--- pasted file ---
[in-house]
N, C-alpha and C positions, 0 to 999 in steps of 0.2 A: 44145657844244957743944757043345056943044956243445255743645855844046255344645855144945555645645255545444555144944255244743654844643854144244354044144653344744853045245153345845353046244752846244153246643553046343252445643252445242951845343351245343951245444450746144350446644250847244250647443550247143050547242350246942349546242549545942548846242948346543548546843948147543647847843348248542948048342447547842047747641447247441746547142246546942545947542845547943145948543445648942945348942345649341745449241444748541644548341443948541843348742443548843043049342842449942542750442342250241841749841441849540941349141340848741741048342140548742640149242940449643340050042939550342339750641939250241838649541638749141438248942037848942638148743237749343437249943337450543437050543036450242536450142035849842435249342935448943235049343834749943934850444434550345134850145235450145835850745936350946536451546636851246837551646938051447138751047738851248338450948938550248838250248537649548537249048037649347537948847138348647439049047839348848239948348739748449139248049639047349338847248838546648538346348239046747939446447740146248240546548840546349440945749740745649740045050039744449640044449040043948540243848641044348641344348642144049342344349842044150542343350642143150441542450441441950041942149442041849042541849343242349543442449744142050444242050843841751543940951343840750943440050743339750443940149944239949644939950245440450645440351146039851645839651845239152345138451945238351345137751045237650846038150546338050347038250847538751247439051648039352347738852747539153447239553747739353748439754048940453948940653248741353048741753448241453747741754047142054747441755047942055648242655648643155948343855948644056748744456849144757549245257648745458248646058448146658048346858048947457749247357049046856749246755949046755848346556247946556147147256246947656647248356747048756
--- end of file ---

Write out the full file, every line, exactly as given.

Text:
[in-house]
N, C-alpha and C positions, 0 to 999 in steps of 0.2 A: 44145657844244957743944757043345056943044956243445255743645855844046255344645855144945555645645255545444555144944255244743654844643854144244354044144653344744853045245153345845353046244752846244153246643553046343252445643252445242951845343351245343951245444450746144350446644250847244250647443550247143050547242350246942349546242549545942548846242948346543548546843948147543647847843348248542948048342447547842047747641447247441746547142246546942545947542845547943145948543445648942945348942345649341745449241444748541644548341443948541843348742443548843043049342842449942542750442342250241841749841441849540941349141340848741741048342140548742640149242940449643340050042939550342339750641939250241838649541638749141438248942037848942638148743237749343437249943337450543437050543036450242536450142035849842435249342935448943235049343834749943934850444434550345134850145235450145835850745936350946536451546636851246837551646938051447138751047738851248338450948938550248838250248537649548537249048037649347537948847138348647439049047839348848239948348739748449139248049639047349338847248838546648538346348239046747939446447740146248240546548840546349440945749740745649740045050039744449640044449040043948540243848641044348641344348642144049342344349842044150542343350642143150441542450441441950041942149442041849042541849343242349543442449744142050444242050843841751543940951343840750943440050743339750443940149944239949644939950245440450645440351146039851645839651845239152345138451945238351345137751045237650846038150546338050347038250847538751247439051648039352347738852747539153447239553747739353748439754048940453948940653248741353048741753448241453747741754047142054747441755047942055648242655648643155948343855948644056748744456849144757549245257648745458248646058448146658048346858048947457749247357049046856749246755949046755848346556247946556147147256246947656647248356747048756